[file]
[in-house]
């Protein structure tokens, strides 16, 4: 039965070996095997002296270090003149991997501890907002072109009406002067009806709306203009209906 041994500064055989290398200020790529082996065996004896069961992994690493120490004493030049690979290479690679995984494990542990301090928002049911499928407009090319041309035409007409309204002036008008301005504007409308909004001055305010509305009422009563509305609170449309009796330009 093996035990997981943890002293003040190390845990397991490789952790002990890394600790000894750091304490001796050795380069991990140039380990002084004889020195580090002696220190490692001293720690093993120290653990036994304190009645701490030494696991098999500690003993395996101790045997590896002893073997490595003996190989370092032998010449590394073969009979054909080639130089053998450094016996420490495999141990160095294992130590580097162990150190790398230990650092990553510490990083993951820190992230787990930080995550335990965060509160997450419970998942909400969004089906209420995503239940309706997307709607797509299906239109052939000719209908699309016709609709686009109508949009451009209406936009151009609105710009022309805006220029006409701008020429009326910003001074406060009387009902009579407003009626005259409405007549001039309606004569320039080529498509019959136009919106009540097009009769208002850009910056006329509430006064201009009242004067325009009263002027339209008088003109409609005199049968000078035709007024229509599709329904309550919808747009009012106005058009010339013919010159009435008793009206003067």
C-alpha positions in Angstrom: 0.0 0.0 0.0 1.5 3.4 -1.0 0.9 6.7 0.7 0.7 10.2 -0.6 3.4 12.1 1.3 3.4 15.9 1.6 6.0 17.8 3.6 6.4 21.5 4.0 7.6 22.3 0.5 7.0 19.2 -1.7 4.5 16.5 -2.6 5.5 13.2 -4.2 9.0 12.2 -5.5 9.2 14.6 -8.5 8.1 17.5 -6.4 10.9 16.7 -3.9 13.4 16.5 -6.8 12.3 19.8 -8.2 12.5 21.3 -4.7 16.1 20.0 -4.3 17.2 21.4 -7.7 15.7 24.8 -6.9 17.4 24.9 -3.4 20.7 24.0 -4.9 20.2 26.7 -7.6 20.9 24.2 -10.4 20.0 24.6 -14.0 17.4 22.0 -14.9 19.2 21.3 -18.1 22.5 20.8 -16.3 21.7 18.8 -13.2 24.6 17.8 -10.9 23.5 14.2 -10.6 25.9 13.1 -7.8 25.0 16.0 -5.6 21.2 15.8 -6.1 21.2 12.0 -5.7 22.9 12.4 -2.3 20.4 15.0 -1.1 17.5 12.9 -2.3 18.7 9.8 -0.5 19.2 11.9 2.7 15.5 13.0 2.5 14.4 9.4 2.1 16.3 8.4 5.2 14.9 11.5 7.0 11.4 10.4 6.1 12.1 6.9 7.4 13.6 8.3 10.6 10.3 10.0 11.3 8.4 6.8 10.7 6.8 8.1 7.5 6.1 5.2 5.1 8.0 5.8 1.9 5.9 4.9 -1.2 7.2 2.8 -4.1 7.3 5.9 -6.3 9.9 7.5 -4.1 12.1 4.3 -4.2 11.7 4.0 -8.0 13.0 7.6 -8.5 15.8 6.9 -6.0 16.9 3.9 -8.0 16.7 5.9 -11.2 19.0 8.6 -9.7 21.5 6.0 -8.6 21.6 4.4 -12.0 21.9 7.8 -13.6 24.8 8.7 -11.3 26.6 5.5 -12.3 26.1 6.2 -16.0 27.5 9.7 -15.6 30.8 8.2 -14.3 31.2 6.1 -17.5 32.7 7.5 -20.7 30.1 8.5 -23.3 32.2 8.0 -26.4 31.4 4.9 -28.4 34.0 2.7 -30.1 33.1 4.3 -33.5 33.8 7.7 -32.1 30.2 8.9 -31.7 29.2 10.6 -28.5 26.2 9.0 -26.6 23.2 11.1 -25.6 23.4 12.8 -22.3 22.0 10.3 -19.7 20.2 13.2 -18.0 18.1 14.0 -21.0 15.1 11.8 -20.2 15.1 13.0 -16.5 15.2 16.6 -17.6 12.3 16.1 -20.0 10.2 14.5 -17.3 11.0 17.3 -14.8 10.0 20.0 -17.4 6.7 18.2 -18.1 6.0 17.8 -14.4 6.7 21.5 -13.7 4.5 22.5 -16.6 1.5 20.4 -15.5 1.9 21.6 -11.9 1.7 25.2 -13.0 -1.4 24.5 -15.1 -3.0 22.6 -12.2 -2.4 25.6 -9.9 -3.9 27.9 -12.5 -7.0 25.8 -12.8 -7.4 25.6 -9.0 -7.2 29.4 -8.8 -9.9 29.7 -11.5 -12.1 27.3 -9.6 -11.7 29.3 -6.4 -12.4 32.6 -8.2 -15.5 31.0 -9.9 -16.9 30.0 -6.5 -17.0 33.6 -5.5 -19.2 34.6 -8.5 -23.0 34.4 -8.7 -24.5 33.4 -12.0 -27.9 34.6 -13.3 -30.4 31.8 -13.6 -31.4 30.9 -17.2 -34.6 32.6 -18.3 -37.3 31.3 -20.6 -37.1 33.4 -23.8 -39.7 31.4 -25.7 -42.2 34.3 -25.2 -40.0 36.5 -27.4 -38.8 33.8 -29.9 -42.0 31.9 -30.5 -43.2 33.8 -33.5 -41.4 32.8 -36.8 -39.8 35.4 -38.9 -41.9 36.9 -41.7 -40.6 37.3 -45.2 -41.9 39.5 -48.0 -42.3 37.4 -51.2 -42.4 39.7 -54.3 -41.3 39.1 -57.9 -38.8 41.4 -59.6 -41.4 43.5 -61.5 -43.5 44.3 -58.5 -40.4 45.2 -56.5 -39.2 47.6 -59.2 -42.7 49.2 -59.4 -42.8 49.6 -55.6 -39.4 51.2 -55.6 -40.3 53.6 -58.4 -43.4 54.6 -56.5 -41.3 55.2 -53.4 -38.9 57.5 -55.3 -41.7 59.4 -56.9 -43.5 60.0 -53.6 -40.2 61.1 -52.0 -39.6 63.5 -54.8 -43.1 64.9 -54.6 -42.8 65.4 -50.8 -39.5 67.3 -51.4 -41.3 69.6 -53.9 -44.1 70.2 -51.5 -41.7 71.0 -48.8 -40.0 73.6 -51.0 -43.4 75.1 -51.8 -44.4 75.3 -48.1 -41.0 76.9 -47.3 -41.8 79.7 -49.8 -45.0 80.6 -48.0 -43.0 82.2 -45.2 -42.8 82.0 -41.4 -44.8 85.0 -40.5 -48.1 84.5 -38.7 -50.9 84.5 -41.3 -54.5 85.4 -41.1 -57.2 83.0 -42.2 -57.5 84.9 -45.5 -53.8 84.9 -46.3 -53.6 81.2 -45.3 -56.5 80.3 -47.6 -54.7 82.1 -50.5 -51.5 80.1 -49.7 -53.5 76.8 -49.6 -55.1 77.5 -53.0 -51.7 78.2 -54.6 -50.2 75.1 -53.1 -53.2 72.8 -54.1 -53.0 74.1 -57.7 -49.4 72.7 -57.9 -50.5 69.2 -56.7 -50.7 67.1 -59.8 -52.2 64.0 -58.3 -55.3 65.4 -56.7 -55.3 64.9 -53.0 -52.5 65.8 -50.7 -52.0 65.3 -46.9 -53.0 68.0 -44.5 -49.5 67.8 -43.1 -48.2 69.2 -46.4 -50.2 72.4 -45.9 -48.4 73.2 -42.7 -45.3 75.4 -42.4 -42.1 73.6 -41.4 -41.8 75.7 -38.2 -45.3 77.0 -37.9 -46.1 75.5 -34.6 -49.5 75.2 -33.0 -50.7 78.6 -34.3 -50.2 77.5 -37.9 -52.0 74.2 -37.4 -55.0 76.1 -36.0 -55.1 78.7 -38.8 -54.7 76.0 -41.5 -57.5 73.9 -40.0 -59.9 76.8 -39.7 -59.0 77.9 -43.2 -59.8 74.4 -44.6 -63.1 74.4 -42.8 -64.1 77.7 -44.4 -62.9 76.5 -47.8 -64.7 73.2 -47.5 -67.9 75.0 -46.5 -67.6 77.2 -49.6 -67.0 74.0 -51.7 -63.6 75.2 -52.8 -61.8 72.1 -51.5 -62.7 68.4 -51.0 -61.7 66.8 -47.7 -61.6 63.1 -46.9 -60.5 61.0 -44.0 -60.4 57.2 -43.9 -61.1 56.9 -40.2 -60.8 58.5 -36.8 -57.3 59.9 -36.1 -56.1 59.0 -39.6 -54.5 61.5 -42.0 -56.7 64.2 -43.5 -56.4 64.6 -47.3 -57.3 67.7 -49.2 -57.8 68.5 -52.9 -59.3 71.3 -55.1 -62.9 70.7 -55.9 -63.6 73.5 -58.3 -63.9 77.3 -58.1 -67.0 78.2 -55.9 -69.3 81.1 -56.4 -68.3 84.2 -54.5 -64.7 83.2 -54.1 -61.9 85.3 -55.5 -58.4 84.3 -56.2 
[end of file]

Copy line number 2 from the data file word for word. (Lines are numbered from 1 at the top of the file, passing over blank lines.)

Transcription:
């Protein structure tokens, strides 16, 4: 039965070996095997002296270090003149991997501890907002072109009406002067009806709306203009209906 041994500064055989290398200020790529082996065996004896069961992994690493120490004493030049690979290479690679995984494990542990301090928002049911499928407009090319041309035409007409309204002036008008301005504007409308909004001055305010509305009422009563509305609170449309009796330009 093996035990997981943890002293003040190390845990397991490789952790002990890394600790000894750091304490001796050795380069991990140039380990002084004889020195580090002696220190490692001293720690093993120290653990036994304190009645701490030494696991098999500690003993395996101790045997590896002893073997490595003996190989370092032998010449590394073969009979054909080639130089053998450094016996420490495999141990160095294992130590580097162990150190790398230990650092990553510490990083993951820190992230787990930080995550335990965060509160997450419970998942909400969004089906209420995503239940309706997307709607797509299906239109052939000719209908699309016709609709686009109508949009451009209406936009151009609105710009022309805006220029006409701008020429009326910003001074406060009387009902009579407003009626005259409405007549001039309606004569320039080529498509019959136009919106009540097009009769208002850009910056006329509430006064201009009242004067325009009263002027339209008088003109409609005199049968000078035709007024229509599709329904309550919808747009009012106005058009010339013919010159009435008793009206003067």